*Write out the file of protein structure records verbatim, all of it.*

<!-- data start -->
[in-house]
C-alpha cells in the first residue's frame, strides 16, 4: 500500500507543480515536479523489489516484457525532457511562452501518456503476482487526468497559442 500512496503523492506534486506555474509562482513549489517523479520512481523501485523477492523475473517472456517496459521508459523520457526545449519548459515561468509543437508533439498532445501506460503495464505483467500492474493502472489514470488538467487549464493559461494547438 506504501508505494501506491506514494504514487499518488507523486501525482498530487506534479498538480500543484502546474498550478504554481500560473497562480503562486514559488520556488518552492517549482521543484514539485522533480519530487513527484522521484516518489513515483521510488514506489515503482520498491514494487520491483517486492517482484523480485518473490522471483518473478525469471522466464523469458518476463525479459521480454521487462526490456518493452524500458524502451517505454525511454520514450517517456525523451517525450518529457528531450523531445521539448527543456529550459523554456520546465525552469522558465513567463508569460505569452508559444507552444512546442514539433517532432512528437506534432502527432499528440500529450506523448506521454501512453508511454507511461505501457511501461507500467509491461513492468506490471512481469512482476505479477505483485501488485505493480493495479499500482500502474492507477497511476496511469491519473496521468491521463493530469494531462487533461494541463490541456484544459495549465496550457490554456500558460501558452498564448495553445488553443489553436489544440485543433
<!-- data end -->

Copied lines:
[in-house]
C-alpha cells in the first residue's frame, strides 16, 4: 500500500507543480515536479523489489516484457525532457511562452501518456503476482487526468497559442 500512496503523492506534486506555474509562482513549489517523479520512481523501485523477492523475473517472456517496459521508459523520457526545449519548459515561468509543437508533439498532445501506460503495464505483467500492474493502472489514470488538467487549464493559461494547438 506504501508505494501506491506514494504514487499518488507523486501525482498530487506534479498538480500543484502546474498550478504554481500560473497562480503562486514559488520556488518552492517549482521543484514539485522533480519530487513527484522521484516518489513515483521510488514506489515503482520498491514494487520491483517486492517482484523480485518473490522471483518473478525469471522466464523469458518476463525479459521480454521487462526490456518493452524500458524502451517505454525511454520514450517517456525523451517525450518529457528531450523531445521539448527543456529550459523554456520546465525552469522558465513567463508569460505569452508559444507552444512546442514539433517532432512528437506534432502527432499528440500529450506523448506521454501512453508511454507511461505501457511501461507500467509491461513492468506490471512481469512482476505479477505483485501488485505493480493495479499500482500502474492507477497511476496511469491519473496521468491521463493530469494531462487533461494541463490541456484544459495549465496550457490554456500558460501558452498564448495553445488553443489553436489544440485543433